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This book analyzes the legality of the use of force by the US, the UK and their NATO allies against Afghanistan in 2001. The work challenges the main ground for resorting to force, namely, self-defence under Article 51 of the United Nations' Charter, by examining each element of Article 51 that ought to have been satisfied in order to legitimise the use of force. It also examines the wider context, including comparable Security Council resolutions in historic situations as well as modern instances where force has been used, such as against Iraq in 2003 and against Lebanon in 2006. As well as making the case against the legality of the use of force, the book addresses wider questions such as the meaning of 'terrorism' in international law, the changing nature of conflict in the twentieth and twenty-first centuries including the impact of non-state actors and an overview of terrorism trends as well as the evolution of limitations on the resort to force from the League of Nations through to 2001. The book concludes with some insight into the possible future implications for the use of force by states, particularly when force is purportedly justified on the grounds of self-defence.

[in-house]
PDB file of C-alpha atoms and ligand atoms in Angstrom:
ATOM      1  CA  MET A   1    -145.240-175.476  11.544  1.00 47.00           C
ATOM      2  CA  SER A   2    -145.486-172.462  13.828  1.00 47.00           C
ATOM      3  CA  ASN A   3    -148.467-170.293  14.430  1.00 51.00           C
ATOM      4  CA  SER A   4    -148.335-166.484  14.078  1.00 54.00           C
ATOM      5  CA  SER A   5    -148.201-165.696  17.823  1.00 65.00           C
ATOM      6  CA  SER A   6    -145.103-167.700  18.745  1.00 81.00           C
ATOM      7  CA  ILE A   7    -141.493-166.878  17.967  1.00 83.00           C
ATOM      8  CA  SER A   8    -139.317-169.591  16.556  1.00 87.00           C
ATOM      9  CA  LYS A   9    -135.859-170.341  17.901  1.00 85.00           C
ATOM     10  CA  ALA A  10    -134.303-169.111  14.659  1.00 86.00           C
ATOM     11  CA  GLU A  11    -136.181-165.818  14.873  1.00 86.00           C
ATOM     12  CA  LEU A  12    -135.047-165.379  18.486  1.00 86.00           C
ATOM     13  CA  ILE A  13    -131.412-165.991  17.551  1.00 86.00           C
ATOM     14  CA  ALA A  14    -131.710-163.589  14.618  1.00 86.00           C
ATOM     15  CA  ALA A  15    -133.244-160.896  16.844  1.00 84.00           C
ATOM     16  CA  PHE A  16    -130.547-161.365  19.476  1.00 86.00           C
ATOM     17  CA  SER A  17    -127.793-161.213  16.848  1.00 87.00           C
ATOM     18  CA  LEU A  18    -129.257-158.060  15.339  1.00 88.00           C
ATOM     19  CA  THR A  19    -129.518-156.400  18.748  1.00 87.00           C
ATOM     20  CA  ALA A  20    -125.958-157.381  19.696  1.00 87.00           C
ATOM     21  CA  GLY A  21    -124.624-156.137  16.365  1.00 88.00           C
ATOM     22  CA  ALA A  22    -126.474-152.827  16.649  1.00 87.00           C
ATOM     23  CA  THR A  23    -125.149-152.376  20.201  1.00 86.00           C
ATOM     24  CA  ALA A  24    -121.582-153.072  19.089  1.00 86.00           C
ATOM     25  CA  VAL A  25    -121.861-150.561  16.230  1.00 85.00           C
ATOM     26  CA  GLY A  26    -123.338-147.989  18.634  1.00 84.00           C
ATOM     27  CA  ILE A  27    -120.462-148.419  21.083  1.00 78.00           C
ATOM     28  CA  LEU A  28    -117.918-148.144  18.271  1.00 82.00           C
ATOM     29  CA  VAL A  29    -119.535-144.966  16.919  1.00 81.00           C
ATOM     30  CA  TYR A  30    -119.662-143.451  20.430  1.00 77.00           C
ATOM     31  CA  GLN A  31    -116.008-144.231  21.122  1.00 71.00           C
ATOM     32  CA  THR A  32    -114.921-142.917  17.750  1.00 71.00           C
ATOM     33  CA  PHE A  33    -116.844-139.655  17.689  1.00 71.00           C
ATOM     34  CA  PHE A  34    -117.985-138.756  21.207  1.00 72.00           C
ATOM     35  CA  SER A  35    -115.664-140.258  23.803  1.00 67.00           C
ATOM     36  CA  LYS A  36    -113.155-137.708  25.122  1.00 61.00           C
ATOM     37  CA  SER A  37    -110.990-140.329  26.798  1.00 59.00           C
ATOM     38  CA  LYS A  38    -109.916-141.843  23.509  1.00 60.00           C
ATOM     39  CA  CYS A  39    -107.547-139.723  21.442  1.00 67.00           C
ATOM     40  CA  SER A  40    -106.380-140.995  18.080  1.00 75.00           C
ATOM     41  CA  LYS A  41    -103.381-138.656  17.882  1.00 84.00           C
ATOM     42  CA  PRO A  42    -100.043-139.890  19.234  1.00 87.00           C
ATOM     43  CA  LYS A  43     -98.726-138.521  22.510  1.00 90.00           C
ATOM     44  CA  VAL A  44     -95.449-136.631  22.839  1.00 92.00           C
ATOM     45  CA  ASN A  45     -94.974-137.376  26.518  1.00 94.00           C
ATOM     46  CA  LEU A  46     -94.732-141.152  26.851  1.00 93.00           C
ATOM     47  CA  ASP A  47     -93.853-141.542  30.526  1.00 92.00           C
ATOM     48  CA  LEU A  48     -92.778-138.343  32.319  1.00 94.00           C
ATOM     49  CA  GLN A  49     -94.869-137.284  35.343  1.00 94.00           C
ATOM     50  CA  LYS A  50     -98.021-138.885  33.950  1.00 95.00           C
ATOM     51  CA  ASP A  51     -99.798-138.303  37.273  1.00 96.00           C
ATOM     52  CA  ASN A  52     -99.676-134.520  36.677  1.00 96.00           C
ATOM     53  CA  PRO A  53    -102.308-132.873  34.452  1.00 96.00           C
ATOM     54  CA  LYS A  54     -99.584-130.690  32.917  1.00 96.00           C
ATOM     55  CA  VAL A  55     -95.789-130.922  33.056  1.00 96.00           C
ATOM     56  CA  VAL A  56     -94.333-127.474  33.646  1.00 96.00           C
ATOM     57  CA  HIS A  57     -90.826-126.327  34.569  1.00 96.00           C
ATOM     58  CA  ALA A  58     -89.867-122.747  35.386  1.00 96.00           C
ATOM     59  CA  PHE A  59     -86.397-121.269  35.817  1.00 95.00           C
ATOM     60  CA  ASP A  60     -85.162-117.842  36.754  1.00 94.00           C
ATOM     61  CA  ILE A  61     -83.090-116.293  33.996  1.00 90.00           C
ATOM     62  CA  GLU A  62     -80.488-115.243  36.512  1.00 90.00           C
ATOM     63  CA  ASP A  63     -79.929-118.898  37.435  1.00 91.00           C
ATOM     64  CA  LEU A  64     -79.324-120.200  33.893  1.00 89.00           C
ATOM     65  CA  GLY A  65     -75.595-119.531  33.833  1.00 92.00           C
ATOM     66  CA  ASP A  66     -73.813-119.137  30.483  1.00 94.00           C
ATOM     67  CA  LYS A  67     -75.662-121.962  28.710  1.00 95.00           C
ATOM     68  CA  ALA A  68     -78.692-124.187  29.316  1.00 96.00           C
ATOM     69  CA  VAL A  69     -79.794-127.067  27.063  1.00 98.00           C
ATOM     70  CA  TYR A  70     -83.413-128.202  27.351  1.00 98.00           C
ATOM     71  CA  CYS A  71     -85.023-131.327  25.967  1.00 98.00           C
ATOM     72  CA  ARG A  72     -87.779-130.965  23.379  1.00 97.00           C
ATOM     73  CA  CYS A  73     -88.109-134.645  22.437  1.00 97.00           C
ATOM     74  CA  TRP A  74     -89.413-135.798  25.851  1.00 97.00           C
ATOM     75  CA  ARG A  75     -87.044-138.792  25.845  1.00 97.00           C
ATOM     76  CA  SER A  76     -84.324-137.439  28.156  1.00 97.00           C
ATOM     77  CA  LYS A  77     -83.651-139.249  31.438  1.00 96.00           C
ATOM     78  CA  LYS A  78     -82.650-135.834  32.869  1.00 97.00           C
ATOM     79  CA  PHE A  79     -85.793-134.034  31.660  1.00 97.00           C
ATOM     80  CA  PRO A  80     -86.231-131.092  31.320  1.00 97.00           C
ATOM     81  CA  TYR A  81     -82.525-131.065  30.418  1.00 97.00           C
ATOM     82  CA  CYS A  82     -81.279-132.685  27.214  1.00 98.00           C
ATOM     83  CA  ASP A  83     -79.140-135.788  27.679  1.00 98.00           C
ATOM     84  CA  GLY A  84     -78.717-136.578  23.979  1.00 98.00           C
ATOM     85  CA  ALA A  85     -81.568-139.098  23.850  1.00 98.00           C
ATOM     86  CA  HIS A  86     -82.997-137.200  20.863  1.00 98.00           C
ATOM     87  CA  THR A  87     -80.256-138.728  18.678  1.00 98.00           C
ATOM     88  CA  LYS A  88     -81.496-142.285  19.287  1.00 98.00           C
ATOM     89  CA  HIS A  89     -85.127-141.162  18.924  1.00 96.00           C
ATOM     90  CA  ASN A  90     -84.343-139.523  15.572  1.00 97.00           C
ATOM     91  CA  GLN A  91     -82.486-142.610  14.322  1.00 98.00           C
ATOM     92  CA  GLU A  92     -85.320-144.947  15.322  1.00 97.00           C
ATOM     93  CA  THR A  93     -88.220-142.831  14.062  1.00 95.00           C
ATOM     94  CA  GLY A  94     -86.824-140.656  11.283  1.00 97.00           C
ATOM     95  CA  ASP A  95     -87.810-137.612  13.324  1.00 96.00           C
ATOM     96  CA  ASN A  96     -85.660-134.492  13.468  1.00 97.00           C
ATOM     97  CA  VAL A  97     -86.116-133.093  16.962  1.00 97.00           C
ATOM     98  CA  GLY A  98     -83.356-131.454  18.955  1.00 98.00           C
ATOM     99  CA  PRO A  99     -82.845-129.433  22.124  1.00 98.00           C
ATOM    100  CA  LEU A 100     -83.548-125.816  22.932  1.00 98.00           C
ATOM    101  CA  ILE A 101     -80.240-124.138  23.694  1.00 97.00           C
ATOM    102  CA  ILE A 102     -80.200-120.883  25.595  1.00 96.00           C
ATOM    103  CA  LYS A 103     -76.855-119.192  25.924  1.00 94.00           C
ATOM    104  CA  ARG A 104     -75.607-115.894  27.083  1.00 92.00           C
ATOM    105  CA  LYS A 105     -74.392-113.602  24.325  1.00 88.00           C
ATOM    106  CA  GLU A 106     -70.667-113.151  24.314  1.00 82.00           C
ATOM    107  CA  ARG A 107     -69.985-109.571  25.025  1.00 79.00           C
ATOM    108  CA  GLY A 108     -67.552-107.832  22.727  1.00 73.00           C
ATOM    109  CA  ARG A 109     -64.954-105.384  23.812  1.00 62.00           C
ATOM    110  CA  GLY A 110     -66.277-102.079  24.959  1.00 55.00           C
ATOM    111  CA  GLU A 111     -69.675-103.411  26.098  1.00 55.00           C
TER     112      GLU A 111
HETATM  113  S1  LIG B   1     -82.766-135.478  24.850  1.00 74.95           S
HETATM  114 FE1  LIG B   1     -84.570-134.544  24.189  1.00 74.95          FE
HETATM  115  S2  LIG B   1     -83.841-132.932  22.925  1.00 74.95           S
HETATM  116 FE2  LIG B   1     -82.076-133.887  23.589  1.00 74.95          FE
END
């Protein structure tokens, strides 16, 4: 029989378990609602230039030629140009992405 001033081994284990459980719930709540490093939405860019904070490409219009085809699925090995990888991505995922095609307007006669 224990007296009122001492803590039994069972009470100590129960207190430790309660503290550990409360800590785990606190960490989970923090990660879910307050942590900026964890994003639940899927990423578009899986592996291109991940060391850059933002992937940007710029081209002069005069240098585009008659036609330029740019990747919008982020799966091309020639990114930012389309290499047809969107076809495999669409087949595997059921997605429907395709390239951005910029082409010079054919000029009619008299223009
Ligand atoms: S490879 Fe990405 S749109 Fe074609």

Reappraising the Resort to Force

Author: Lindsay Moir
Publisher: Hart Pub Limited
ISBN:
Format: PDF, Kindle